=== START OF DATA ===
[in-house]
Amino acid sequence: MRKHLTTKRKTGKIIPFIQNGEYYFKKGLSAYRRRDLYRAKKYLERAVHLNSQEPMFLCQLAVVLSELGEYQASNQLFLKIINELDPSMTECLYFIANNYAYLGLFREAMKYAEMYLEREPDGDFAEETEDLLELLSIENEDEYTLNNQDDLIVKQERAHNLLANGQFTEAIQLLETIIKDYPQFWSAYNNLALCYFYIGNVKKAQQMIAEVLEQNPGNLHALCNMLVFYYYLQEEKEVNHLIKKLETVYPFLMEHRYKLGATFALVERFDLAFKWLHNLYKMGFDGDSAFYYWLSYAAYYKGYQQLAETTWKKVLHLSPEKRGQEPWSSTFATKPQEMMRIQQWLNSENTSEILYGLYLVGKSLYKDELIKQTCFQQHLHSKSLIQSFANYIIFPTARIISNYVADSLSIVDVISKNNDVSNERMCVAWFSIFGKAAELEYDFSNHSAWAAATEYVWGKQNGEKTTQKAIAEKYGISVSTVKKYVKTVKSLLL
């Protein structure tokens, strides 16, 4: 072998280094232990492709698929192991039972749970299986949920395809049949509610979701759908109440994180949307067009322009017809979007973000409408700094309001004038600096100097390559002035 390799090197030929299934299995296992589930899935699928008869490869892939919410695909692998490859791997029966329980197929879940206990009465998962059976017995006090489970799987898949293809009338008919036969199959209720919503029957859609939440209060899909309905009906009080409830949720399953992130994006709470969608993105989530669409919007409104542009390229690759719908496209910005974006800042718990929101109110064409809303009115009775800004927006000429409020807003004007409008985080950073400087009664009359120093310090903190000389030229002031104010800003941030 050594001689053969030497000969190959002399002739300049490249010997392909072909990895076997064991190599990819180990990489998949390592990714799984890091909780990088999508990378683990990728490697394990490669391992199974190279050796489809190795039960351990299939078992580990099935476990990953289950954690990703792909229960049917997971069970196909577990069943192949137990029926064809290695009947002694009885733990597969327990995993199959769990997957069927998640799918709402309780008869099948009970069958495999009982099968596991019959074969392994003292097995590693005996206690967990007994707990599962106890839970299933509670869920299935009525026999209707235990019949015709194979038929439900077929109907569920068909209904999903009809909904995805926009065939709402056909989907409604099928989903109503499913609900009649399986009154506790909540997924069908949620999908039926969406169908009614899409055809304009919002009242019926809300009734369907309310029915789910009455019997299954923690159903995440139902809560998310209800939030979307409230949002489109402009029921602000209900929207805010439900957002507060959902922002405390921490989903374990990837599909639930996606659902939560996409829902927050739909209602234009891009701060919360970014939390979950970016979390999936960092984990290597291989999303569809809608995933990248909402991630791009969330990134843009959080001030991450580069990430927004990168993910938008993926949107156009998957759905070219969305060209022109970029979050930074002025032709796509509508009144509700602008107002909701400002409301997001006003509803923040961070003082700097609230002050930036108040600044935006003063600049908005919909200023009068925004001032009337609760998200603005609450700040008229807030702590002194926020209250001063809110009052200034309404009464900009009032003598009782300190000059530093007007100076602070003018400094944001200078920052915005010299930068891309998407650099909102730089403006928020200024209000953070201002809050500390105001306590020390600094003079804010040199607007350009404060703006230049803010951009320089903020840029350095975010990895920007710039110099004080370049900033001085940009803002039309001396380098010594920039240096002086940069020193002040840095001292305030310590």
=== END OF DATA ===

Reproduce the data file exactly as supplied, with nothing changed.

[in-house]
Amino acid sequence: MRKHLTTKRKTGKIIPFIQNGEYYFKKGLSAYRRRDLYRAKKYLERAVHLNSQEPMFLCQLAVVLSELGEYQASNQLFLKIINELDPSMTECLYFIANNYAYLGLFREAMKYAEMYLEREPDGDFAEETEDLLELLSIENEDEYTLNNQDDLIVKQERAHNLLANGQFTEAIQLLETIIKDYPQFWSAYNNLALCYFYIGNVKKAQQMIAEVLEQNPGNLHALCNMLVFYYYLQEEKEVNHLIKKLETVYPFLMEHRYKLGATFALVERFDLAFKWLHNLYKMGFDGDSAFYYWLSYAAYYKGYQQLAETTWKKVLHLSPEKRGQEPWSSTFATKPQEMMRIQQWLNSENTSEILYGLYLVGKSLYKDELIKQTCFQQHLHSKSLIQSFANYIIFPTARIISNYVADSLSIVDVISKNNDVSNERMCVAWFSIFGKAAELEYDFSNHSAWAAATEYVWGKQNGEKTTQKAIAEKYGISVSTVKKYVKTVKSLLL
């Protein structure tokens, strides 16, 4: 072998280094232990492709698929192991039972749970299986949920395809049949509610979701759908109440994180949307067009322009017809979007973000409408700094309001004038600096100097390559002035 390799090197030929299934299995296992589930899935699928008869490869892939919410695909692998490859791997029966329980197929879940206990009465998962059976017995006090489970799987898949293809009338008919036969199959209720919503029957859609939440209060899909309905009906009080409830949720399953992130994006709470969608993105989530669409919007409104542009390229690759719908496209910005974006800042718990929101109110064409809303009115009775800004927006000429409020807003004007409008985080950073400087009664009359120093310090903190000389030229002031104010800003941030 050594001689053969030497000969190959002399002739300049490249010997392909072909990895076997064991190599990819180990990489998949390592990714799984890091909780990088999508990378683990990728490697394990490669391992199974190279050796489809190795039960351990299939078992580990099935476990990953289950954690990703792909229960049917997971069970196909577990069943192949137990029926064809290695009947002694009885733990597969327990995993199959769990997957069927998640799918709402309780008869099948009970069958495999009982099968596991019959074969392994003292097995590693005996206690967990007994707990599962106890839970299933509670869920299935009525026999209707235990019949015709194979038929439900077929109907569920068909209904999903009809909904995805926009065939709402056909989907409604099928989903109503499913609900009649399986009154506790909540997924069908949620999908039926969406169908009614899409055809304009919002009242019926809300009734369907309310029915789910009455019997299954923690159903995440139902809560998310209800939030979307409230949002489109402009029921602000209900929207805010439900957002507060959902922002405390921490989903374990990837599909639930996606659902939560996409829902927050739909209602234009891009701060919360970014939390979950970016979390999936960092984990290597291989999303569809809608995933990248909402991630791009969330990134843009959080001030991450580069990430927004990168993910938008993926949107156009998957759905070219969305060209022109970029979050930074002025032709796509509508009144509700602008107002909701400002409301997001006003509803923040961070003082700097609230002050930036108040600044935006003063600049908005919909200023009068925004001032009337609760998200603005609450700040008229807030702590002194926020209250001063809110009052200034309404009464900009009032003598009782300190000059530093007007100076602070003018400094944001200078920052915005010299930068891309998407650099909102730089403006928020200024209000953070201002809050500390105001306590020390600094003079804010040199607007350009404060703006230049803010951009320089903020840029350095975010990895920007710039110099004080370049900033001085940009803002039309001396380098010594920039240096002086940069020193002040840095001292305030310590």